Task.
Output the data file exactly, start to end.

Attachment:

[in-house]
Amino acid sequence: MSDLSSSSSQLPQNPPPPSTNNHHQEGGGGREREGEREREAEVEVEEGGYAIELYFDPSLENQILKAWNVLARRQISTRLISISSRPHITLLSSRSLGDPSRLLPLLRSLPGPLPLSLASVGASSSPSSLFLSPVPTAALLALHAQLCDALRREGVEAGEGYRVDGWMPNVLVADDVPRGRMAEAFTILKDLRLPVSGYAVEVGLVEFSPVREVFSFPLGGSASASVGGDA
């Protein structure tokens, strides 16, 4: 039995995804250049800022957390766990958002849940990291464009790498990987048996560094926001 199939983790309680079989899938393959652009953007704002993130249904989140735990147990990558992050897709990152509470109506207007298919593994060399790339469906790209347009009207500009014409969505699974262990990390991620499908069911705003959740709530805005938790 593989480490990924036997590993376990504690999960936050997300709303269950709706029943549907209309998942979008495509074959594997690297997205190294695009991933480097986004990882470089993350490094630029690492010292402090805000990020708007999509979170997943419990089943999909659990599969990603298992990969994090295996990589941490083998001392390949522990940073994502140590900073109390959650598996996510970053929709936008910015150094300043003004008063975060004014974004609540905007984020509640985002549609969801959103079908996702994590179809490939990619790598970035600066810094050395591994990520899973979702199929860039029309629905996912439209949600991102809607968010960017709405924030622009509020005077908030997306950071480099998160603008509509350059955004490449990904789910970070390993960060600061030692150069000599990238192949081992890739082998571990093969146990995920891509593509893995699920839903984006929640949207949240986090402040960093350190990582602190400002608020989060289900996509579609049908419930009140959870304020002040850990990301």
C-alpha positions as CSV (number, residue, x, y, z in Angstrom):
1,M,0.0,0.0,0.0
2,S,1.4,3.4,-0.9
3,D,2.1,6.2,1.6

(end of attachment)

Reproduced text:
[in-house]
Amino acid sequence: MSDLSSSSSQLPQNPPPPSTNNHHQEGGGGREREGEREREAEVEVEEGGYAIELYFDPSLENQILKAWNVLARRQISTRLISISSRPHITLLSSRSLGDPSRLLPLLRSLPGPLPLSLASVGASSSPSSLFLSPVPTAALLALHAQLCDALRREGVEAGEGYRVDGWMPNVLVADDVPRGRMAEAFTILKDLRLPVSGYAVEVGLVEFSPVREVFSFPLGGSASASVGGDA
């Protein structure tokens, strides 16, 4: 039995995804250049800022957390766990958002849940990291464009790498990987048996560094926001 199939983790309680079989899938393959652009953007704002993130249904989140735990147990990558992050897709990152509470109506207007298919593994060399790339469906790209347009009207500009014409969505699974262990990390991620499908069911705003959740709530805005938790 593989480490990924036997590993376990504690999960936050997300709303269950709706029943549907209309998942979008495509074959594997690297997205190294695009991933480097986004990882470089993350490094630029690492010292402090805000990020708007999509979170997943419990089943999909659990599969990603298992990969994090295996990589941490083998001392390949522990940073994502140590900073109390959650598996996510970053929709936008910015150094300043003004008063975060004014974004609540905007984020509640985002549609969801959103079908996702994590179809490939990619790598970035600066810094050395591994990520899973979702199929860039029309629905996912439209949600991102809607968010960017709405924030622009509020005077908030997306950071480099998160603008509509350059955004490449990904789910970070390993960060600061030692150069000599990238192949081992890739082998571990093969146990995920891509593509893995699920839903984006929640949207949240986090402040960093350190990582602190400002608020989060289900996509579609049908419930009140959870304020002040850990990301």
C-alpha positions as CSV (number, residue, x, y, z in Angstrom):
1,M,0.0,0.0,0.0
2,S,1.4,3.4,-0.9
3,D,2.1,6.2,1.6